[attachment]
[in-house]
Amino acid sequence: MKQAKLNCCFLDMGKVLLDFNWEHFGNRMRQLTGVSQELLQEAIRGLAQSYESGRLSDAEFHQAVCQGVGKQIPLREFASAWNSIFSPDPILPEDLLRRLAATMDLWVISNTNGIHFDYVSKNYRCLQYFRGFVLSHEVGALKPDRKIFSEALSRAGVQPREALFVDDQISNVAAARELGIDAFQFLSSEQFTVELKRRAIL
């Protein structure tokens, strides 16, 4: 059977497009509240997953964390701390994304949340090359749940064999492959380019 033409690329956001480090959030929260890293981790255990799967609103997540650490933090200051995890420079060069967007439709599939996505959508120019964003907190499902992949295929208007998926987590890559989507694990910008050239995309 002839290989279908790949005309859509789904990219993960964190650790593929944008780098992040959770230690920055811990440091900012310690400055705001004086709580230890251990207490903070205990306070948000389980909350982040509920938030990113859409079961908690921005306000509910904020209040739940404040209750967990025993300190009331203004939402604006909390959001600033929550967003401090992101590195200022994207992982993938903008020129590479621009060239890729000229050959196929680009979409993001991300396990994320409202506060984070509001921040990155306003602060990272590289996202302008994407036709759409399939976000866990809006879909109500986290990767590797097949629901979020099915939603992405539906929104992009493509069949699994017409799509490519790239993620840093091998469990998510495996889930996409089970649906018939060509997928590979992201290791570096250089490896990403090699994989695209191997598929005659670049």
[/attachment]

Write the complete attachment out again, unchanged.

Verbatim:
[in-house]
Amino acid sequence: MKQAKLNCCFLDMGKVLLDFNWEHFGNRMRQLTGVSQELLQEAIRGLAQSYESGRLSDAEFHQAVCQGVGKQIPLREFASAWNSIFSPDPILPEDLLRRLAATMDLWVISNTNGIHFDYVSKNYRCLQYFRGFVLSHEVGALKPDRKIFSEALSRAGVQPREALFVDDQISNVAAARELGIDAFQFLSSEQFTVELKRRAIL
């Protein structure tokens, strides 16, 4: 059977497009509240997953964390701390994304949340090359749940064999492959380019 033409690329956001480090959030929260890293981790255990799967609103997540650490933090200051995890420079060069967007439709599939996505959508120019964003907190499902992949295929208007998926987590890559989507694990910008050239995309 002839290989279908790949005309859509789904990219993960964190650790593929944008780098992040959770230690920055811990440091900012310690400055705001004086709580230890251990207490903070205990306070948000389980909350982040509920938030990113859409079961908690921005306000509910904020209040739940404040209750967990025993300190009331203004939402604006909390959001600033929550967003401090992101590195200022994207992982993938903008020129590479621009060239890729000229050959196929680009979409993001991300396990994320409202506060984070509001921040990155306003602060990272590289996202302008994407036709759409399939976000866990809006879909109500986290990767590797097949629901979020099915939603992405539906929104992009493509069949699994017409799509490519790239993620840093091998469990998510495996889930996409089970649906018939060509997928590979992201290791570096250089490896990403090699994989695209191997598929005659670049």